“State of Play,” a political thriller centered on the murder of a congressman’s aid, is a top-notch piece of intelligent filmmaking made for adults. This is a film that respects its viewer’s intelligence instead of spoon feeding them mindless swill.
Russell Crowe stars as a slovenly, but efficient investigative journalist in Washington, D.C. who begins finding connections between two seemingly unrelated murders, one involving his former roommate turned congressman’s (Ben Affleck) research aid. Slowly an elaborate and ever shifting conspiracy is unraveled.
On the level of plot not much else can be revealed as it would undermine the film’s best surprises. There are twists upon twists in this film, but each new turn is so carefully placed that the film never feels cheap or eye-rolling.
The film has an excellent pedigree. Director Kevin McDonald’s first film was the first rate “Last King of Scotland” and the cast is populated with some of the best and brightest actors working today.
The cast is so strong that even minor roles are populated by the likes of Jeff Daniels, Robin Wright Penn and Jason Bateman ("Hancock"), who appears late in the film to provide some comic relief, but also reveals some serious acting.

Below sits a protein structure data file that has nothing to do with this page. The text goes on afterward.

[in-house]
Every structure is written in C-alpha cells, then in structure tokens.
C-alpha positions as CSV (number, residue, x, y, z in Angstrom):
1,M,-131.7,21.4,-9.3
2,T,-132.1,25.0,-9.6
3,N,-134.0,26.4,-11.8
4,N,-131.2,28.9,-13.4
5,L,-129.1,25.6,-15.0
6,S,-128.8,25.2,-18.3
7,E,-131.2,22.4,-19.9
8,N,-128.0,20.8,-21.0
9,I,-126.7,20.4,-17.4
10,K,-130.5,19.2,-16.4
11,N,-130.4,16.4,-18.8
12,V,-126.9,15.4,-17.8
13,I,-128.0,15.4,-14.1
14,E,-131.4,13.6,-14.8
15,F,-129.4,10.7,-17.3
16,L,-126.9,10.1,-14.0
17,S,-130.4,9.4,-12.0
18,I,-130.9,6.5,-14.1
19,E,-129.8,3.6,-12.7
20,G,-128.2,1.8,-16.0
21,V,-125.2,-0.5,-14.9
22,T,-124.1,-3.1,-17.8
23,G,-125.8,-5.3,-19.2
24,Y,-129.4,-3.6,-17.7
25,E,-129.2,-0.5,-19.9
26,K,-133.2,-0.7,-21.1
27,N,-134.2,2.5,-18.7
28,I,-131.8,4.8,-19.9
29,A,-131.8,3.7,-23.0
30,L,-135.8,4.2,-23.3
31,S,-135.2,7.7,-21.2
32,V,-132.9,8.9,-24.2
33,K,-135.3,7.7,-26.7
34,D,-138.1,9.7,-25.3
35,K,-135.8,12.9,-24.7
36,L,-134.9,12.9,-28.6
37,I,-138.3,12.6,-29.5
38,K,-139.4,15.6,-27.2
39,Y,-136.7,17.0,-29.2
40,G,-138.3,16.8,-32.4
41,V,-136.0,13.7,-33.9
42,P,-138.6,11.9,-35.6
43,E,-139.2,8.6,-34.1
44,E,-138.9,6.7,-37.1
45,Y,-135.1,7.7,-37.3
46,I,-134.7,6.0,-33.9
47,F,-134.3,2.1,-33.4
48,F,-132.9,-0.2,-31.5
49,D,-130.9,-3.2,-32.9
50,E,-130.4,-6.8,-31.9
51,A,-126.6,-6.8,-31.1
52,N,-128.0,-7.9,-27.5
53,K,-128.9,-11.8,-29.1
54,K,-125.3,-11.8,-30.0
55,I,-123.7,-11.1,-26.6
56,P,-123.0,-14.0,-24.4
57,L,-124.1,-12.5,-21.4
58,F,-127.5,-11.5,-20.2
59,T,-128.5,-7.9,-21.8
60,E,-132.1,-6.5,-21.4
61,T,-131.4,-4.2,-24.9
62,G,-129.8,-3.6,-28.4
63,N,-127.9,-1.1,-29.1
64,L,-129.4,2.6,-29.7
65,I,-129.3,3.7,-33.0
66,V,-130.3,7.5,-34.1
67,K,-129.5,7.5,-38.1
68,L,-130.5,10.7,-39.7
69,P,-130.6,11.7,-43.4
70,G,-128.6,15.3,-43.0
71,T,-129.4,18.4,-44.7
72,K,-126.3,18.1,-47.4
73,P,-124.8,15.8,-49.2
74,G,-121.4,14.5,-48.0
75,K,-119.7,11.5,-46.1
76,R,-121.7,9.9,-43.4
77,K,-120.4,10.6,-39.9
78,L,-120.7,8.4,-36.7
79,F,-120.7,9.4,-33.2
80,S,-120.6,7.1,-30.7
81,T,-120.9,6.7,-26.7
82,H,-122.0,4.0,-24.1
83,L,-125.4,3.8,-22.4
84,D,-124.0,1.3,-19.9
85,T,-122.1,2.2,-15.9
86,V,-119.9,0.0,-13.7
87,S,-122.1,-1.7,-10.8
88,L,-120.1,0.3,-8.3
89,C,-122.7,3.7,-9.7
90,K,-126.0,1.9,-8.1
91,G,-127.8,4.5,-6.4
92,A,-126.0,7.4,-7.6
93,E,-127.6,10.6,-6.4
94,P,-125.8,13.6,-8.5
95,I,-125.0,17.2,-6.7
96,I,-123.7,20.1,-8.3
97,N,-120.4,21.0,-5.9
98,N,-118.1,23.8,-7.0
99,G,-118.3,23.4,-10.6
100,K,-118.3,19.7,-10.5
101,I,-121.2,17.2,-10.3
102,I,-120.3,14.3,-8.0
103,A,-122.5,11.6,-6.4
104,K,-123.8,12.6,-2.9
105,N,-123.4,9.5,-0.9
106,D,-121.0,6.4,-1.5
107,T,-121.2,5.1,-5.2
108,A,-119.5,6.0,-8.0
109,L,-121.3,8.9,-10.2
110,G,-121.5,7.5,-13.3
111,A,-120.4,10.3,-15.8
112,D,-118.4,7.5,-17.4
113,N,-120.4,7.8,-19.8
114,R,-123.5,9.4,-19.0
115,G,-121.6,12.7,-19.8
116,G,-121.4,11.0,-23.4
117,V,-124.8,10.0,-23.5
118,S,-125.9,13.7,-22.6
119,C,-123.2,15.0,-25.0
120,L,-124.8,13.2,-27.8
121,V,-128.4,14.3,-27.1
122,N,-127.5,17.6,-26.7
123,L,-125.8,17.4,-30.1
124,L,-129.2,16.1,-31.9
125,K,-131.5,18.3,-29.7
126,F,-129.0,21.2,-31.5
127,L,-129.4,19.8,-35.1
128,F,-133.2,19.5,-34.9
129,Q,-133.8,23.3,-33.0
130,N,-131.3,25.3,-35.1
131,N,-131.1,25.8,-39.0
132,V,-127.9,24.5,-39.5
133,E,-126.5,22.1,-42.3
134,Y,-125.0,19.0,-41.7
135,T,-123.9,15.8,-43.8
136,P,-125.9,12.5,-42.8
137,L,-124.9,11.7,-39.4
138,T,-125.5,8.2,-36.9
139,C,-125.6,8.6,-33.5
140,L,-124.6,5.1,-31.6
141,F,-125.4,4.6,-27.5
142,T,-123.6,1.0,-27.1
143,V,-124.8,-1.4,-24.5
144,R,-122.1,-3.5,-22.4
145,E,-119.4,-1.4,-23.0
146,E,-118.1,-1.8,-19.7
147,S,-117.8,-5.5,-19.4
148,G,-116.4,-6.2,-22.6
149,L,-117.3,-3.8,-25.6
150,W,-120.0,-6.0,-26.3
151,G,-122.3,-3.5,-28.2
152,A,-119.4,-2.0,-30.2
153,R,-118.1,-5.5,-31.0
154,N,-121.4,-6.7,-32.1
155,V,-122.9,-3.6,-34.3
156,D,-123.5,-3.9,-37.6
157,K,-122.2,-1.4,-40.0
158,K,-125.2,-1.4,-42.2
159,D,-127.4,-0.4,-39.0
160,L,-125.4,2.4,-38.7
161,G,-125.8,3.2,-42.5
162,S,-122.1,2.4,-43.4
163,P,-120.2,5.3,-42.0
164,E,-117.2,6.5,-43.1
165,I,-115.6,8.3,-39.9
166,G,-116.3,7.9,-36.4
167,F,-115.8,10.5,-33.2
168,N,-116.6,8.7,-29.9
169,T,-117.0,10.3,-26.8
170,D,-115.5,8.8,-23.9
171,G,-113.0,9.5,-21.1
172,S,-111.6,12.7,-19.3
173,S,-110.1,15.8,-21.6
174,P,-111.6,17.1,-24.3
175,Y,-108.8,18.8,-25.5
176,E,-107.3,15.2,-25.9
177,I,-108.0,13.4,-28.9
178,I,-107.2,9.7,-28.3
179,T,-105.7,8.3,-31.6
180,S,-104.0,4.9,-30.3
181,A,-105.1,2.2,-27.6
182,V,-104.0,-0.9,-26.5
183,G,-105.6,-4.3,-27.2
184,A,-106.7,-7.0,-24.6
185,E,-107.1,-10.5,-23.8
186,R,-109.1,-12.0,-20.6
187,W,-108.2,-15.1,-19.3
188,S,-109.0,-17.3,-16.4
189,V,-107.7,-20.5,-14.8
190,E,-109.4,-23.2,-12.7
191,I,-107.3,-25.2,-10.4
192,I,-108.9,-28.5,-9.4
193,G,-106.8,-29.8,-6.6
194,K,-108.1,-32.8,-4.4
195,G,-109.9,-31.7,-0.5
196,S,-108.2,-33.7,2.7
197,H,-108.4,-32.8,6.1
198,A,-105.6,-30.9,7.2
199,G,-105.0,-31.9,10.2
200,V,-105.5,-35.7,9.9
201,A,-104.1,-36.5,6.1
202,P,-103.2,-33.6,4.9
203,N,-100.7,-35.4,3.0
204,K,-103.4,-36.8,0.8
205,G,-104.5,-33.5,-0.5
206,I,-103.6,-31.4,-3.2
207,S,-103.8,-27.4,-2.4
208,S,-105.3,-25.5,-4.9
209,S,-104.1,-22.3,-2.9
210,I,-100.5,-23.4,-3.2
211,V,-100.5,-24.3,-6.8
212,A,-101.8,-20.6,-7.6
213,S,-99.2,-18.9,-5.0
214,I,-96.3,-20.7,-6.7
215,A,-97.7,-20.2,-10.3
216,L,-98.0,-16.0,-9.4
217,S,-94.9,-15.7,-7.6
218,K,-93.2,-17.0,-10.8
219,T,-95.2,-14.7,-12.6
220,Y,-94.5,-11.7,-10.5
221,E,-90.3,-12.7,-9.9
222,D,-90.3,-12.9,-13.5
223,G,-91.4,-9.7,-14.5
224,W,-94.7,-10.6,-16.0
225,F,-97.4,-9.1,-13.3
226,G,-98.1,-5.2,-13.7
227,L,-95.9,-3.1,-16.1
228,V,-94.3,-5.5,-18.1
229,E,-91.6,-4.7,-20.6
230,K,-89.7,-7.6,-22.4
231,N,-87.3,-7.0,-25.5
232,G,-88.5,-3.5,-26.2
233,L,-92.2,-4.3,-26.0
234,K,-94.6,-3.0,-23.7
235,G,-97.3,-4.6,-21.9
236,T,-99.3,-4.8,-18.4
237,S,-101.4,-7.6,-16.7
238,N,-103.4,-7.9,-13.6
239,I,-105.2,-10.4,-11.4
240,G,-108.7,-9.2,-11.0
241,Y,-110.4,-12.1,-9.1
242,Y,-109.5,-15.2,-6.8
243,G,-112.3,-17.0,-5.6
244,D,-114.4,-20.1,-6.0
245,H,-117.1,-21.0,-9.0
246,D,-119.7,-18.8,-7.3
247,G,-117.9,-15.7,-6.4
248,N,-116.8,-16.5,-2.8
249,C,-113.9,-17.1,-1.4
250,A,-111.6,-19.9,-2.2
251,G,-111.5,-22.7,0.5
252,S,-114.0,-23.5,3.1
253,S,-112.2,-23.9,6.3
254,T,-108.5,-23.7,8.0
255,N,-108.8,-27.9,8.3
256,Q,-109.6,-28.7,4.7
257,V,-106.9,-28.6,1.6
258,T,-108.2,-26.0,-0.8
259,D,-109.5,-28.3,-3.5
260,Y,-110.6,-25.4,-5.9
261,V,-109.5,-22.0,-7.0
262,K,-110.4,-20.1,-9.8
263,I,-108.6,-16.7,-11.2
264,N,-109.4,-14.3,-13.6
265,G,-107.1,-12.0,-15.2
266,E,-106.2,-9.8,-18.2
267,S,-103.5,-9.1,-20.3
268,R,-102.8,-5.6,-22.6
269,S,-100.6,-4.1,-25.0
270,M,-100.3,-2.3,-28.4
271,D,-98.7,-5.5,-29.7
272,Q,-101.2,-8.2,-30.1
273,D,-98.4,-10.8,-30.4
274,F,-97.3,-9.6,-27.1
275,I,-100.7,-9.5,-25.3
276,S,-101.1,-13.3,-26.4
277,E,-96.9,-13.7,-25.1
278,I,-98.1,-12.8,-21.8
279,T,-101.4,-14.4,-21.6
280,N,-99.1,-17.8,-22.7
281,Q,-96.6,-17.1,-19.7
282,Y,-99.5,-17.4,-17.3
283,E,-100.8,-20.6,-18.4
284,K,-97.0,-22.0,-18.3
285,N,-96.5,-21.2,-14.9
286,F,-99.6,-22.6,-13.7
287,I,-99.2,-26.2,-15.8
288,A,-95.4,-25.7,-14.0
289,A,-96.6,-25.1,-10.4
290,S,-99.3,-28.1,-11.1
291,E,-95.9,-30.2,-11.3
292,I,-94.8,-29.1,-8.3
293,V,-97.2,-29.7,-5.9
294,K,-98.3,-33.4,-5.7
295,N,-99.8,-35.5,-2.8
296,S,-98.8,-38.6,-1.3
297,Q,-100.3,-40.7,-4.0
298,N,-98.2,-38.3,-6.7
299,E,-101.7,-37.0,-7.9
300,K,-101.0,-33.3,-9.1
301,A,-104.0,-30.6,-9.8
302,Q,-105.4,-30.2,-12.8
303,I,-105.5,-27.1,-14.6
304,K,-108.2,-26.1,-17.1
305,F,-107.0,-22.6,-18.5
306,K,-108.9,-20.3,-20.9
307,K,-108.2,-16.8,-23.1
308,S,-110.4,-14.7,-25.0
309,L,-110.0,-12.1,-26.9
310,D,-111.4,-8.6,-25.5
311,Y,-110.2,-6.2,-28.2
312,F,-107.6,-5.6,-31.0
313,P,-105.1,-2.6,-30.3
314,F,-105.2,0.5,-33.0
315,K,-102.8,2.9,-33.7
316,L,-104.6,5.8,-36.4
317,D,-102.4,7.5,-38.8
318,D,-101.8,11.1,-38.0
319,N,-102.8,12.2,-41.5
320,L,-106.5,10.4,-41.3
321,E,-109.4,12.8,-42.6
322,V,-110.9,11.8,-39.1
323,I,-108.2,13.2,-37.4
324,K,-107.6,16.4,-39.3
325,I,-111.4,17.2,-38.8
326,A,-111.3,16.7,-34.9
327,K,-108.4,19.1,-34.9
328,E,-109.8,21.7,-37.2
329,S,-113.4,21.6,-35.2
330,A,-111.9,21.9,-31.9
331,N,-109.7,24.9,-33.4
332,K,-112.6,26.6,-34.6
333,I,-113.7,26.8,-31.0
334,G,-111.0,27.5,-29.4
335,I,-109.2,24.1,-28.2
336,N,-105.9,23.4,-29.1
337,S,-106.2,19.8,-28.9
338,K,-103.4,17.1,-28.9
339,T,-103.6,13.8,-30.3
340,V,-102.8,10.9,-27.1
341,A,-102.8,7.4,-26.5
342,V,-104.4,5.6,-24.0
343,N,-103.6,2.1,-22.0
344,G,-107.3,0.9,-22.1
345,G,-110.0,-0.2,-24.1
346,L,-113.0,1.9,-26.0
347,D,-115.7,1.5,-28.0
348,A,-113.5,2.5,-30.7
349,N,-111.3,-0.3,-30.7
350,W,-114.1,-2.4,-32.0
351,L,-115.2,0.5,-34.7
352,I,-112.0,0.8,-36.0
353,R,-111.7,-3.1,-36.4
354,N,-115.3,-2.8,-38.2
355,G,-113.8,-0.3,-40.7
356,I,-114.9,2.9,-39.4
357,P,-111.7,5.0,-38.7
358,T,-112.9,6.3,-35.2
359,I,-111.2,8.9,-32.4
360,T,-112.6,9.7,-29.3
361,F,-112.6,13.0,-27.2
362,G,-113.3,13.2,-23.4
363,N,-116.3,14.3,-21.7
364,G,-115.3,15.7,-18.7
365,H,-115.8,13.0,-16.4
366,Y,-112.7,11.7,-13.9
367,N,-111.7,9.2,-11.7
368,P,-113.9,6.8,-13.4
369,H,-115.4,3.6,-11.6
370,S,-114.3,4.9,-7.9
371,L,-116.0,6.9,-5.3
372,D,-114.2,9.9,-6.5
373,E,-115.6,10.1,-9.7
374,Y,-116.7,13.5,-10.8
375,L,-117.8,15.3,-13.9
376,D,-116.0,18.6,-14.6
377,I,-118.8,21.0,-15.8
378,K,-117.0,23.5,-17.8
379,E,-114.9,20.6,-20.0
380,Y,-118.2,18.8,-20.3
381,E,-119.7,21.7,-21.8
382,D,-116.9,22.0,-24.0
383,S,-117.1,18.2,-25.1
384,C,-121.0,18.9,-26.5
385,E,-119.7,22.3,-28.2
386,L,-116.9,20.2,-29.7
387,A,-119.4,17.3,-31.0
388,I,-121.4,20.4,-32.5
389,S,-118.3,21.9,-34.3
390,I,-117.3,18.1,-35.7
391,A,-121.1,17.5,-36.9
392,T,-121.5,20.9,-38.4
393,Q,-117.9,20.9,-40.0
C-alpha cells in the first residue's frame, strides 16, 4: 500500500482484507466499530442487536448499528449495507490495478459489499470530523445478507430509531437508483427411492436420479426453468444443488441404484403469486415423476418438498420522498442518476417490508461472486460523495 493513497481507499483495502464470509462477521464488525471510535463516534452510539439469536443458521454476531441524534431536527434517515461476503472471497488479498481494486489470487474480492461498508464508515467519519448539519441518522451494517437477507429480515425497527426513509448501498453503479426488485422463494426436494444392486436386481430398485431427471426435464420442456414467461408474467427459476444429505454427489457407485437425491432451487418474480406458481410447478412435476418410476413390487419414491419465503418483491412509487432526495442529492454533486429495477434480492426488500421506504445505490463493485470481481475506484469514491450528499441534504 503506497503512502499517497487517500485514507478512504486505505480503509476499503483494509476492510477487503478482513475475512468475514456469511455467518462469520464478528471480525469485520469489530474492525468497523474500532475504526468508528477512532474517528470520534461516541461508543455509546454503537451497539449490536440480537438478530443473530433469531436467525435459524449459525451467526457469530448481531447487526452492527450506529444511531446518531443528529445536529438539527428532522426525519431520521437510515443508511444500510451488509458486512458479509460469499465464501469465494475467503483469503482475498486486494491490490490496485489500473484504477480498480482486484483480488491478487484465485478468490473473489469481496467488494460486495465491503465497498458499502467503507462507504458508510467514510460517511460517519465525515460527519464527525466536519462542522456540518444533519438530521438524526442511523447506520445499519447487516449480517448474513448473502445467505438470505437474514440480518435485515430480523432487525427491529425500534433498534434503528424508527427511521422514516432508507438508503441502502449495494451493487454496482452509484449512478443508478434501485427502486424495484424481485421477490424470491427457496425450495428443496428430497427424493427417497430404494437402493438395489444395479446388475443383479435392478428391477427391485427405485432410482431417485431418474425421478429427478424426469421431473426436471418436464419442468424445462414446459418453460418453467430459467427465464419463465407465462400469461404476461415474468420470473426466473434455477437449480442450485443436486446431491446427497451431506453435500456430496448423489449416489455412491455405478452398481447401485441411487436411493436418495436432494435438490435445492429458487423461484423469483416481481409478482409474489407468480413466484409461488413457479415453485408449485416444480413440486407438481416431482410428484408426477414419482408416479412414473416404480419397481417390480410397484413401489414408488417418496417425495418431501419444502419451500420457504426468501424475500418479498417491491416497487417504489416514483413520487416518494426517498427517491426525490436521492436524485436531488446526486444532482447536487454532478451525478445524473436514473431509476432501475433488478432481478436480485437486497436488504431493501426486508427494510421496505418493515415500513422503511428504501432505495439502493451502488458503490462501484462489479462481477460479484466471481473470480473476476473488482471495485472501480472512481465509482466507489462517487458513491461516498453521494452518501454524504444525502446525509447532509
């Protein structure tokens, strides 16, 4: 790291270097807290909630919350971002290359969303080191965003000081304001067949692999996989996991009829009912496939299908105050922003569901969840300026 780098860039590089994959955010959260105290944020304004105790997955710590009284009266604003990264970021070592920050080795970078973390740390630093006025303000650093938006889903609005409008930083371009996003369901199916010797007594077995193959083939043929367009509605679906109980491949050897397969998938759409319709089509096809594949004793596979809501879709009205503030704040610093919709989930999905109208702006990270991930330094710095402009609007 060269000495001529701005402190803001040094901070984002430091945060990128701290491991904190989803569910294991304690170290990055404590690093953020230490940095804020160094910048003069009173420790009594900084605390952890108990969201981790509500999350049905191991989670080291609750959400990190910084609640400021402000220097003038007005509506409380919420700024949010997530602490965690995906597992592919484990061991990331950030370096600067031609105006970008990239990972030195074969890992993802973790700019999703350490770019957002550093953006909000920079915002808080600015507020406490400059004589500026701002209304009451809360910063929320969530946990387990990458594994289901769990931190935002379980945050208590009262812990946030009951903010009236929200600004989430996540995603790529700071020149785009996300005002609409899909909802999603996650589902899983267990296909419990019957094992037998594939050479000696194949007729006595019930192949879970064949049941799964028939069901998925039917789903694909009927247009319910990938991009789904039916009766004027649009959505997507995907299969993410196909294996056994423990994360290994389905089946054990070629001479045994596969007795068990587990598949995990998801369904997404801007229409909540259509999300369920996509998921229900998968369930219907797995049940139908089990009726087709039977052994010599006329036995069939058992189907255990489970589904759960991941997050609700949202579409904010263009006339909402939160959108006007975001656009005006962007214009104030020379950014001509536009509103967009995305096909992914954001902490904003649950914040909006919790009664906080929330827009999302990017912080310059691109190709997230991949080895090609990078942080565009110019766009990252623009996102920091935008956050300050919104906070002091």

Helen Mirren (“The Queen”) is completely believable as Crowe's editor. Rachel McAdams (“The Notebook,” “Red Eye”) is a blogger that Crowe teams up with to research and write the story.
McAdams is one of the more underrated actresses in her generation and she and Crowe have a nice dynamic. The film thankfully never attempts to force a romantic subplot between the two. They are simply colleagues who learn to respect and trust each other.
Affleck, who after several years of bad career moves, is back on track. As he did in “Hollywoodland,” he has taken a supporting role in an ensemble film and proves he can act when he isn’t in a big dumb action movie.
The screenplay is written by Tony Gilroy, the writer and director of “Michael Clayton” and “Duplicity,” Billy Ray, who wrote and directed “Breach” and “Shattered Glass” and Matthew Michael Carnahan who wrote “The Kingdom" and “Lions for Lambs.” These are writers that write smart films that aren’t clear cut or black and white.
“State of Play” is based on a six hour BBC mini-series and the screenwriters deserve a lot of credit for finding a way to cut the screen time in third and still have a film that is coherent. The timeline of events is perhaps too condensed, especially towards the resolution, but things are never confusing. McDonald keeps the film moving briskly, but not at the expense of character development.
Given that newspapers are going bankrupt and shutting their doors across the country, many are wondering if this will be the last newspaper film. The film is aware of the current state of print journalism and authentically comments on it. Mirren has several scenes in which she struggles with whether to be gossip hounds or hold the story until it is accurate and solid.
“State of Play” is very much in the tradition of “All the President’s Men” and while that film may have more of a dramatic edge since it was based on true event, "State of Play" is in many ways its equal. This is compelling, surprising drama that is well worth your time and money.